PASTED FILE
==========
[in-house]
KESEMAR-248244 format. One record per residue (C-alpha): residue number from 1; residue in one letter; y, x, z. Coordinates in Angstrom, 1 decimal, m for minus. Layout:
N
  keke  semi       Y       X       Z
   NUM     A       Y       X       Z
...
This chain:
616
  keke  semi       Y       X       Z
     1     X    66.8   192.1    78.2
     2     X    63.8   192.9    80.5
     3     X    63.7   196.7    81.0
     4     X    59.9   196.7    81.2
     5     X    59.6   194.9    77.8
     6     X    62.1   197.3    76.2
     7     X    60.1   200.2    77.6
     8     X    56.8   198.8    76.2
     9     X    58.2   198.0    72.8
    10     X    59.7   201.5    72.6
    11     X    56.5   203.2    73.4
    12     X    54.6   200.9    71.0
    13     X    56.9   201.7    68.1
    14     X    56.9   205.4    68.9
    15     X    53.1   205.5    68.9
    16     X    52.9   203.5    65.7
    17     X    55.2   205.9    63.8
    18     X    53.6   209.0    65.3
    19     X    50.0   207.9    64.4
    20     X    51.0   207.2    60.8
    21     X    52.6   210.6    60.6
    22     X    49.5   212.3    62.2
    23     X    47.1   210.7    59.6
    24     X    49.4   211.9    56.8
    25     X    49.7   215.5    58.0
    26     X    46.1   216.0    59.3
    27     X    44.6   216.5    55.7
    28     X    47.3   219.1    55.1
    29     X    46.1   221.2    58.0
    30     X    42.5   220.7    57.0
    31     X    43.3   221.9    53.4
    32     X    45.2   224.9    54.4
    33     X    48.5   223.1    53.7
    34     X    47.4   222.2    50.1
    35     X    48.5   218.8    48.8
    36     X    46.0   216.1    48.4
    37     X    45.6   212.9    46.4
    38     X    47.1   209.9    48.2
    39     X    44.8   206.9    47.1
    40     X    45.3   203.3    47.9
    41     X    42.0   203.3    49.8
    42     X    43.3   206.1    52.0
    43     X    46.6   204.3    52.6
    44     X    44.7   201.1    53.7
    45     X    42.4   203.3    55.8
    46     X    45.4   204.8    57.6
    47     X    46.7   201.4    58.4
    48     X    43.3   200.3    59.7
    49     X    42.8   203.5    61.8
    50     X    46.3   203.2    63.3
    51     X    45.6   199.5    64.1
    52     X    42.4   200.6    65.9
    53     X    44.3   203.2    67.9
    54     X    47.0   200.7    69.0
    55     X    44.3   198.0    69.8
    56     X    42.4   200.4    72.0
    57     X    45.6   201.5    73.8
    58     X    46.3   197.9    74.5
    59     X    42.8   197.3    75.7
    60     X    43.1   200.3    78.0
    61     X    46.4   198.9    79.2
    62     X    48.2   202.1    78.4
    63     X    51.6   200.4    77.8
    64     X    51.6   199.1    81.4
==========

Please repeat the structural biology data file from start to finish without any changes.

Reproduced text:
[in-house]
KESEMAR-248244 format. One record per residue (C-alpha): residue number from 1; residue in one letter; y, x, z. Coordinates in Angstrom, 1 decimal, m for minus. Layout:
N
  keke  semi       Y       X       Z
   NUM     A       Y       X       Z
...
This chain:
616
  keke  semi       Y       X       Z
     1     X    66.8   192.1    78.2
     2     X    63.8   192.9    80.5
     3     X    63.7   196.7    81.0
     4     X    59.9   196.7    81.2
     5     X    59.6   194.9    77.8
     6     X    62.1   197.3    76.2
     7     X    60.1   200.2    77.6
     8     X    56.8   198.8    76.2
     9     X    58.2   198.0    72.8
    10     X    59.7   201.5    72.6
    11     X    56.5   203.2    73.4
    12     X    54.6   200.9    71.0
    13     X    56.9   201.7    68.1
    14     X    56.9   205.4    68.9
    15     X    53.1   205.5    68.9
    16     X    52.9   203.5    65.7
    17     X    55.2   205.9    63.8
    18     X    53.6   209.0    65.3
    19     X    50.0   207.9    64.4
    20     X    51.0   207.2    60.8
    21     X    52.6   210.6    60.6
    22     X    49.5   212.3    62.2
    23     X    47.1   210.7    59.6
    24     X    49.4   211.9    56.8
    25     X    49.7   215.5    58.0
    26     X    46.1   216.0    59.3
    27     X    44.6   216.5    55.7
    28     X    47.3   219.1    55.1
    29     X    46.1   221.2    58.0
    30     X    42.5   220.7    57.0
    31     X    43.3   221.9    53.4
    32     X    45.2   224.9    54.4
    33     X    48.5   223.1    53.7
    34     X    47.4   222.2    50.1
    35     X    48.5   218.8    48.8
    36     X    46.0   216.1    48.4
    37     X    45.6   212.9    46.4
    38     X    47.1   209.9    48.2
    39     X    44.8   206.9    47.1
    40     X    45.3   203.3    47.9
    41     X    42.0   203.3    49.8
    42     X    43.3   206.1    52.0
    43     X    46.6   204.3    52.6
    44     X    44.7   201.1    53.7
    45     X    42.4   203.3    55.8
    46     X    45.4   204.8    57.6
    47     X    46.7   201.4    58.4
    48     X    43.3   200.3    59.7
    49     X    42.8   203.5    61.8
    50     X    46.3   203.2    63.3
    51     X    45.6   199.5    64.1
    52     X    42.4   200.6    65.9
    53     X    44.3   203.2    67.9
    54     X    47.0   200.7    69.0
    55     X    44.3   198.0    69.8
    56     X    42.4   200.4    72.0
    57     X    45.6   201.5    73.8
    58     X    46.3   197.9    74.5
    59     X    42.8   197.3    75.7
    60     X    43.1   200.3    78.0
    61     X    46.4   198.9    79.2
    62     X    48.2   202.1    78.4
    63     X    51.6   200.4    77.8
    64     X    51.6   199.1    81.4